[tps_footer]‘Airlift’ is Director Raja Krishna Menon’s retelling of events during the 1990-91 Gulf War when 170,000 Indians were trapped in Kuwait after an attack by Iraq. ‘Airlift’ recreates the biggest air evacuation of all time and Akshay Kumar plays the fictitious character of businessman Ranjit Katiyal. His experiences and those of a number of characters in the film are based on the real life work and experiences of Sunny Mathews and Vedi who were the unofficial organisers of the Indians needing to return to safety.
The greatest triumph of Airlift is that the storytelling holds back at just the right emotional tipping point from patriotism to jingoism, from drama to melodrama. And contributing greatly to this achievement is Akshay Kumar’s finely nuanced and measured performance as the arrogant millionaire who finds his humanity and selflessness ignited by the plight of these helpless compatriots.
As much as this is Kumar’s most controlled and assured performance till date, the narrative does succumb to commercial distractions like a belly dance song-and-dance number in the early part, and a random celebration at the makeshift refugee camp. There is also a spotlight one some characters e.g. a portly Parsi gentleman and his daughter and a crotchety man called George, but their journeys have no catalytic purpose. The only ancillary character with a complete journey is Ibrahim (Purab Kohli) whose wife is separated from him in the sudden war.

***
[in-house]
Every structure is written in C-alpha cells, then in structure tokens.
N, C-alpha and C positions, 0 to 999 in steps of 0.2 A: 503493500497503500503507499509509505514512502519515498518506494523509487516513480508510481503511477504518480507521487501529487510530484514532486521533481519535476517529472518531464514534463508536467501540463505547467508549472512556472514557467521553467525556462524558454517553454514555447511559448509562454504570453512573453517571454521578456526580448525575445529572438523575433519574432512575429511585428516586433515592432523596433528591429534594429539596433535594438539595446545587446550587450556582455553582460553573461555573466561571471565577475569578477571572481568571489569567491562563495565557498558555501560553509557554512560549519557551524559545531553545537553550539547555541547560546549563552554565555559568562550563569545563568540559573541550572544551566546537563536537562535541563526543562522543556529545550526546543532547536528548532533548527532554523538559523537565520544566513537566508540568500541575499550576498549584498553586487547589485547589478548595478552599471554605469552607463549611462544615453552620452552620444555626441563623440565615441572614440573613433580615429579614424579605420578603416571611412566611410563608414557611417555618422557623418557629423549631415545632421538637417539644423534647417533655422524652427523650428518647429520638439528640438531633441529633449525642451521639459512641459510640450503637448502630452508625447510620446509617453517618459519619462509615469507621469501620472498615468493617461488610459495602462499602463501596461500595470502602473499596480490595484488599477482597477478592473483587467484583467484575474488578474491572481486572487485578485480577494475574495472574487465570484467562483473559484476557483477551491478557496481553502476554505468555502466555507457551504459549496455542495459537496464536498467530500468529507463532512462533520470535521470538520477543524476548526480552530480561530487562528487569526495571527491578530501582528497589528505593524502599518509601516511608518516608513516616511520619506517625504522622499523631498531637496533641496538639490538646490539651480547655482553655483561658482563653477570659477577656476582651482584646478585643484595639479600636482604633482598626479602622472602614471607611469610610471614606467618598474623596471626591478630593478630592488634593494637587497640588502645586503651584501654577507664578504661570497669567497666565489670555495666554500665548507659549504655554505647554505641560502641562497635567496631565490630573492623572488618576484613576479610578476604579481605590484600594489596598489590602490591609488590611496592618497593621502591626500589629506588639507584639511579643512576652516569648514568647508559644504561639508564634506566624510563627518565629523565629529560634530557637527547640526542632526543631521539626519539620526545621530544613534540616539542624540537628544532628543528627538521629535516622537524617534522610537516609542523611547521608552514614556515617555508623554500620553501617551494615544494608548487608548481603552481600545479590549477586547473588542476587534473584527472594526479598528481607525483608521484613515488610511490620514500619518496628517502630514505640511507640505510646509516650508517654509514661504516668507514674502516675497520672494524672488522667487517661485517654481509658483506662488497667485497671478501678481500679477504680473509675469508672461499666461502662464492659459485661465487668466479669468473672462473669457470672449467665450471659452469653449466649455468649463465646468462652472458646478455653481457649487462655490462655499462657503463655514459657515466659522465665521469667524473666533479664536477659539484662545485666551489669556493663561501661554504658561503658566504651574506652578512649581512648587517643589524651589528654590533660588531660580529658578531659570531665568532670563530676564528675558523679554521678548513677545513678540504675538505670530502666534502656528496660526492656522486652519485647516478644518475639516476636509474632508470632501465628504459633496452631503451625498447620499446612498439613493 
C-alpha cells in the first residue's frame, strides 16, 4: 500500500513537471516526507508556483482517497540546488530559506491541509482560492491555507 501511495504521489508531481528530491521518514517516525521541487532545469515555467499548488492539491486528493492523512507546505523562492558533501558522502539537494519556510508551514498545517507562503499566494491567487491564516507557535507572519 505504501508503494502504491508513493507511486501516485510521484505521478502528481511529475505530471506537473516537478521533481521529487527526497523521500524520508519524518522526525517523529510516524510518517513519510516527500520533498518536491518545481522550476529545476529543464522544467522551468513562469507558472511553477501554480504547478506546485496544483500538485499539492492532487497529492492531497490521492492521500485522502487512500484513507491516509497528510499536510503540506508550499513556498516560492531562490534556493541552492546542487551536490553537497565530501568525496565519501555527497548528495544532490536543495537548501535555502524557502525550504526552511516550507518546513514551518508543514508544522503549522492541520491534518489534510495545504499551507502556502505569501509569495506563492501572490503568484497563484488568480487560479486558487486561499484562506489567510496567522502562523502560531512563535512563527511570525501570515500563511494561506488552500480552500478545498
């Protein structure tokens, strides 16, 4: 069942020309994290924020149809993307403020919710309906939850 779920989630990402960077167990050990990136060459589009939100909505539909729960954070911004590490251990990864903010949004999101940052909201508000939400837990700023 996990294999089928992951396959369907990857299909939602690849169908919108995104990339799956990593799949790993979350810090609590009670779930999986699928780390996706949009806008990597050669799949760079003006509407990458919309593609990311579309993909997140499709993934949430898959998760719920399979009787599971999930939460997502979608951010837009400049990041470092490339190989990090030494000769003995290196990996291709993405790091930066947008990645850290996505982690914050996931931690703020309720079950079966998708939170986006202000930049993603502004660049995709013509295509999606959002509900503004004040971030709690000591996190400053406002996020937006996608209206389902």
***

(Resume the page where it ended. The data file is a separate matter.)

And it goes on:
Nimrat Kaur’s portrayal of Amrita Katiyal, whose behaviour veers from shocked at seeing people gunned down in cold blood to cold and disinterested as thousands flood a refugee camp, is incompatible with Kumar’s nuanced interpretation. Her one shining moment is when she firmly berates an incessantly complaining George (Prakash Belawadi, very effective) for not appreciating her husband’s sacrifice and commitment to ensuring the safe passage of the stranded Indians.
But it’s Inaamulhaq’s Iraqi Major, hamming it to the hilt, which grates. These niggles aside, the tension in Kuwait City builds steadily and is offset smartly with the depiction of the lethargy of the Indian bureaucracy captured brilliantly by Kumud Mishra. Airlift is a fine film, and a soaring achievement for both Menon and Kumar.